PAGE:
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The City of Portland, Oregon

Portland Water Bureau

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Frequently Asked Questions about Radon in Portland's Drinking Water

Is Radon a concern in Portland’s drinking water system?

Radon in Portland’s drinking water does not pose a significant health concern. The risk associated with radon comes from long-term exposure to breathing air with high levels of radon, such as from indoor air where radon released from soils can accumulate. While drinking water can contribute a very small fraction to the amount of radon in indoor air, there are no known health effects connected with brief exposure to low levels of radon, similar to those found in Portland’s groundwater. Radon is rarely detected and only at extremely low levels from the Bull Run source.  The Bull Run supplies over 90 percent of Portland’s drinking water. Radon has been regularly detected in the Columbia South Shore Well Field, Portland’s back-up water source.  In Portland, groundwater is only used for brief periods of time, and is usually blended with water from the Bull Run. Based on the historical levels of radon in Portland’s drinking water, it is unlikely to contribute to adverse health effects. For more information visit

Does the Portland Water Bureau test for radon?

The Portland Water Bureau has been testing for radon in groundwater since 1989. Although not required by State or Federal regulation, Portland periodically tests for radon from the Bull Run, groundwater from the Columbia South Shore Well Field, and throughout the distribution system. Radon has rarely been detected, and even then, only at extremely low levels from the Bull Run. Levels at the Columbia South Shore Well Field have been consistent over this period, ranging from 131-390 pCi/L (picocuries per liter).  Although no standard has been adopted, the Environmental Protection Agency has proposed regulating radon in drinking water at 4,000 pCi/L. This level is approximately 10-30 times higher than what the Water Bureau has recorded from the Columbia South Shore Well Field. Further testing within the distribution system, which is representative of the water at customers’ taps, found lower levels of radon, from 34-140 pCi/L, indicating that radon naturally dissipates throughout the distribution system.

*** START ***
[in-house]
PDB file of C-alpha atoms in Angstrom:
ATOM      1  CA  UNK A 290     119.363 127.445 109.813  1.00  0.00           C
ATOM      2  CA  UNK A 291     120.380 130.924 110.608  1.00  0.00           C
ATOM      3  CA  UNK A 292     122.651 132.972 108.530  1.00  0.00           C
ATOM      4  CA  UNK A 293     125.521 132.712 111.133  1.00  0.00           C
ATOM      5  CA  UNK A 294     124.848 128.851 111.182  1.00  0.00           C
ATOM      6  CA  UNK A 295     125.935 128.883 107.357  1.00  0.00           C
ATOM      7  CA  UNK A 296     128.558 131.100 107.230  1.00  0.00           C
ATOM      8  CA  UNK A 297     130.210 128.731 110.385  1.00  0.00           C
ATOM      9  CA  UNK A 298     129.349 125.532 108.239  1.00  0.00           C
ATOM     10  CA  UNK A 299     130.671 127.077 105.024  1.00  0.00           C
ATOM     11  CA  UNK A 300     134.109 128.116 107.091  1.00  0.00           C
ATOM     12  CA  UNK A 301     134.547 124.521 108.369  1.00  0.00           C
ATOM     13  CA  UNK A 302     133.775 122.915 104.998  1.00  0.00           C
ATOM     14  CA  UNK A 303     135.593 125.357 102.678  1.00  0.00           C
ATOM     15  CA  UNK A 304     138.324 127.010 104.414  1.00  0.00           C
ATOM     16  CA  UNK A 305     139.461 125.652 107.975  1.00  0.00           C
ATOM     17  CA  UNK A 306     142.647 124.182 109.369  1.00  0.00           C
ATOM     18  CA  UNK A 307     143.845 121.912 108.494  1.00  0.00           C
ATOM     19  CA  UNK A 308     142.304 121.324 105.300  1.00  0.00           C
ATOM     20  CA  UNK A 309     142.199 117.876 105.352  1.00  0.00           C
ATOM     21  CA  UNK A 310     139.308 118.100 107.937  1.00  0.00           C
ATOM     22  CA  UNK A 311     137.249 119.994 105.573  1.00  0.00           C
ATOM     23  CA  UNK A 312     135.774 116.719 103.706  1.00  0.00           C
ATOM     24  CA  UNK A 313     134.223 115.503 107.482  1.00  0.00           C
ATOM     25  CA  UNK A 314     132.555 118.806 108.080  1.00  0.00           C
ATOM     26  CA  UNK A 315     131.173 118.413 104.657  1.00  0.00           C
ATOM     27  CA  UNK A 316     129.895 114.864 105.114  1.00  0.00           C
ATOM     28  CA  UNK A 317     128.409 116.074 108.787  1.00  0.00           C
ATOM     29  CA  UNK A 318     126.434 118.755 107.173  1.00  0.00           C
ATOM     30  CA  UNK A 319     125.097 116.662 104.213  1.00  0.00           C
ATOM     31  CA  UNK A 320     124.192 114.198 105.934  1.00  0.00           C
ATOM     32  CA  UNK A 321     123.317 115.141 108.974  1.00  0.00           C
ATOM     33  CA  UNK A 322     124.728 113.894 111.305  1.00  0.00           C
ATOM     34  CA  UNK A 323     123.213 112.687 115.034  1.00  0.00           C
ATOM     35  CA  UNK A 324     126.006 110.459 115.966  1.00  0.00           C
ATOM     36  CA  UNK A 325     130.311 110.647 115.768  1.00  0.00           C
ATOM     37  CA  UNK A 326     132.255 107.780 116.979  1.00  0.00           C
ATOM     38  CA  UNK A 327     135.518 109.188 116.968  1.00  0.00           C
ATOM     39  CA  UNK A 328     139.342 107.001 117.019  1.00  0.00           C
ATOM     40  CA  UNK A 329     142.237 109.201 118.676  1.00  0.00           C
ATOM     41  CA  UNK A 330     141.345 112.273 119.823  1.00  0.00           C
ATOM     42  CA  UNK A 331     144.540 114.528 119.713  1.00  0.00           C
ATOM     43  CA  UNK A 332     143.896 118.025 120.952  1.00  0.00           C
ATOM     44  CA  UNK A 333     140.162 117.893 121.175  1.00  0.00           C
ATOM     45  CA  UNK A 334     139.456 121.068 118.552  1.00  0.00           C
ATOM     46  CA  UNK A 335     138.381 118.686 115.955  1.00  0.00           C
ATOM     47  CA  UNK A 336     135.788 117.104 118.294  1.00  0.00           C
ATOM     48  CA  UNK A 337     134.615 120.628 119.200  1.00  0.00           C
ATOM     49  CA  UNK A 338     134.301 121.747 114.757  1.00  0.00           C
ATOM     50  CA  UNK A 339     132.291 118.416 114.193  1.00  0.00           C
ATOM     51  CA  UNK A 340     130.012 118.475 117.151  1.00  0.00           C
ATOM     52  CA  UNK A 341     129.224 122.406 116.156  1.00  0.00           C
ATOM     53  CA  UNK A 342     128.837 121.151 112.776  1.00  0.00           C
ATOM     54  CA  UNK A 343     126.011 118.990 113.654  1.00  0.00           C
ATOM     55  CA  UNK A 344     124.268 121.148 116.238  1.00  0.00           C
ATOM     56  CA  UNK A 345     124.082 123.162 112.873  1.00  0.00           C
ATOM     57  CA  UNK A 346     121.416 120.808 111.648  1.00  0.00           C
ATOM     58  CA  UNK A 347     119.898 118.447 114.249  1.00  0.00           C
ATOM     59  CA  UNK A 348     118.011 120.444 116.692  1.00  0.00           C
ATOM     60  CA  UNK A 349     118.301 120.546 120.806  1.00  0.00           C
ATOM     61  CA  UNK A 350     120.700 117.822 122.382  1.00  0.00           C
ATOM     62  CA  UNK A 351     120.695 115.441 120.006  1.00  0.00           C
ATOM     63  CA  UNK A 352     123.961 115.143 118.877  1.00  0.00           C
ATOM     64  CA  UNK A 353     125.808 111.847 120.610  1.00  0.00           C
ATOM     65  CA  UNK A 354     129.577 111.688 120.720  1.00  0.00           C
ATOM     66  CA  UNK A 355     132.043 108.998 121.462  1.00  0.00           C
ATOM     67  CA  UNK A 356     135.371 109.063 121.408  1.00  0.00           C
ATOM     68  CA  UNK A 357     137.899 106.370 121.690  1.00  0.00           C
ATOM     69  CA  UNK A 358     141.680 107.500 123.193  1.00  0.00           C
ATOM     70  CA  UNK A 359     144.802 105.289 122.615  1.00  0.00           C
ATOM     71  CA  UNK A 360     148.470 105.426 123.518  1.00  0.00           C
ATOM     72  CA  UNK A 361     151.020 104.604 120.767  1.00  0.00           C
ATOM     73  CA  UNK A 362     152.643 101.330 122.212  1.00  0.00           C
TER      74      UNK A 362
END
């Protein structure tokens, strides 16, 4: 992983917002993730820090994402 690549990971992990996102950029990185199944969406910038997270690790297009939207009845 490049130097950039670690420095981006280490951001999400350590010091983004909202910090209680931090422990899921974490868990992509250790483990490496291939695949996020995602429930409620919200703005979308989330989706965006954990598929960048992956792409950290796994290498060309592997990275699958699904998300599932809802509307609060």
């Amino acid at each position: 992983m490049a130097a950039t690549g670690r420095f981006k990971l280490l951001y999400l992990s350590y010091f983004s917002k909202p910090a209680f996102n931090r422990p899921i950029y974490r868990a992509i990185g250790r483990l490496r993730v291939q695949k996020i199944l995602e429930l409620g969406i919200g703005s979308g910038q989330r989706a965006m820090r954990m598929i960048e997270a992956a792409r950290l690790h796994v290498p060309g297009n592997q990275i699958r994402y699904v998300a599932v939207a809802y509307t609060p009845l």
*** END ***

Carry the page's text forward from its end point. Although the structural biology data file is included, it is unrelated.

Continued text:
When tested, radon results are reported in the Annual Water Quality Report.

Are the radon levels in Portland’s groundwater above recommended levels?

There is no federal regulation for radon in indoor air or drinking water. The EPA has proposed to regulate radon in water, but since a major portion of the associated risk with radon is due to soil under homes, the EPA has not determined how regulating radon in drinking water would lower health risks. As with all carcinogens, the EPA has set a Maximum Contaminant Level Goal, or MCLG, of 0 pCi/L. This is below the average outdoor ambient radon level of about 0.4 pCi/L. 

How is radon in groundwater mitigated?

Radon in drinking water decreases due to natural decay and volatilization. This happens as water travels through conduits, pipes and storage tanks (both closed and open).

What can customers do to reduce exposure to radon?

Customers concerned about radon exposure are encouraged to test their home for radon. The EPA, Surgeon General, and the Oregon Health Authority all recommend testing your home for radon gas.  The American Lung Association of Oregon offers test kits at: And for more information on testing your home for radon gas, you can visit